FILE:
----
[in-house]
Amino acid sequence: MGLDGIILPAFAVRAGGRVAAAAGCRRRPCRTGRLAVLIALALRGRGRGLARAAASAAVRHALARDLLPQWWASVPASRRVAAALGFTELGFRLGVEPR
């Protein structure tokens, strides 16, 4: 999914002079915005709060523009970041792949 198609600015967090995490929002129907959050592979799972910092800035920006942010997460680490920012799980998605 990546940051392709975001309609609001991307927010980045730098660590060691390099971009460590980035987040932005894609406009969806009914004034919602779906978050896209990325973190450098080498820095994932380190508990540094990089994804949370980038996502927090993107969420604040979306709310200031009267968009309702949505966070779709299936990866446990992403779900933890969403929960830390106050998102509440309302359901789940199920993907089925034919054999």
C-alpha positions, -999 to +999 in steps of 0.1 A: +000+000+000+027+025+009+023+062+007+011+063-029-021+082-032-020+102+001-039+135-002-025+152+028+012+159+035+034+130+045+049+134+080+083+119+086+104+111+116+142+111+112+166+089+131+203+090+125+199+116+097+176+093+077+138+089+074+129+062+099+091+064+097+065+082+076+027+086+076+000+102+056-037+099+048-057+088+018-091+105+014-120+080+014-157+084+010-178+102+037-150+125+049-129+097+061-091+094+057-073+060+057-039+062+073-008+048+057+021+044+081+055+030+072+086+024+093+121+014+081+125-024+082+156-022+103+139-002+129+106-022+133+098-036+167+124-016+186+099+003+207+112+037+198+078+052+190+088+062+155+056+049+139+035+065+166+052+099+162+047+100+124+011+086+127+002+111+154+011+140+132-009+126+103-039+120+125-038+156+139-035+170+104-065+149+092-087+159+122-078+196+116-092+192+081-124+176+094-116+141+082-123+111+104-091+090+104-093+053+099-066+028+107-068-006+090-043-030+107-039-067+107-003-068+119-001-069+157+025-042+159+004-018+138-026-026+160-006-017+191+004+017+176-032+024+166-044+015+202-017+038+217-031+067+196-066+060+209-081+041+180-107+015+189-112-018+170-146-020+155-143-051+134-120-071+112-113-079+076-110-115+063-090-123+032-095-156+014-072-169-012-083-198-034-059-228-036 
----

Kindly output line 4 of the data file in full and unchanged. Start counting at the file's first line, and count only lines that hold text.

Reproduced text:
C-alpha positions, -999 to +999 in steps of 0.1 A: +000+000+000+027+025+009+023+062+007+011+063-029-021+082-032-020+102+001-039+135-002-025+152+028+012+159+035+034+130+045+049+134+080+083+119+086+104+111+116+142+111+112+166+089+131+203+090+125+199+116+097+176+093+077+138+089+074+129+062+099+091+064+097+065+082+076+027+086+076+000+102+056-037+099+048-057+088+018-091+105+014-120+080+014-157+084+010-178+102+037-150+125+049-129+097+061-091+094+057-073+060+057-039+062+073-008+048+057+021+044+081+055+030+072+086+024+093+121+014+081+125-024+082+156-022+103+139-002+129+106-022+133+098-036+167+124-016+186+099+003+207+112+037+198+078+052+190+088+062+155+056+049+139+035+065+166+052+099+162+047+100+124+011+086+127+002+111+154+011+140+132-009+126+103-039+120+125-038+156+139-035+170+104-065+149+092-087+159+122-078+196+116-092+192+081-124+176+094-116+141+082-123+111+104-091+090+104-093+053+099-066+028+107-068-006+090-043-030+107-039-067+107-003-068+119-001-069+157+025-042+159+004-018+138-026-026+160-006-017+191+004+017+176-032+024+166-044+015+202-017+038+217-031+067+196-066+060+209-081+041+180-107+015+189-112-018+170-146-020+155-143-051+134-120-071+112-113-079+076-110-115+063-090-123+032-095-156+014-072-169-012-083-198-034-059-228-036 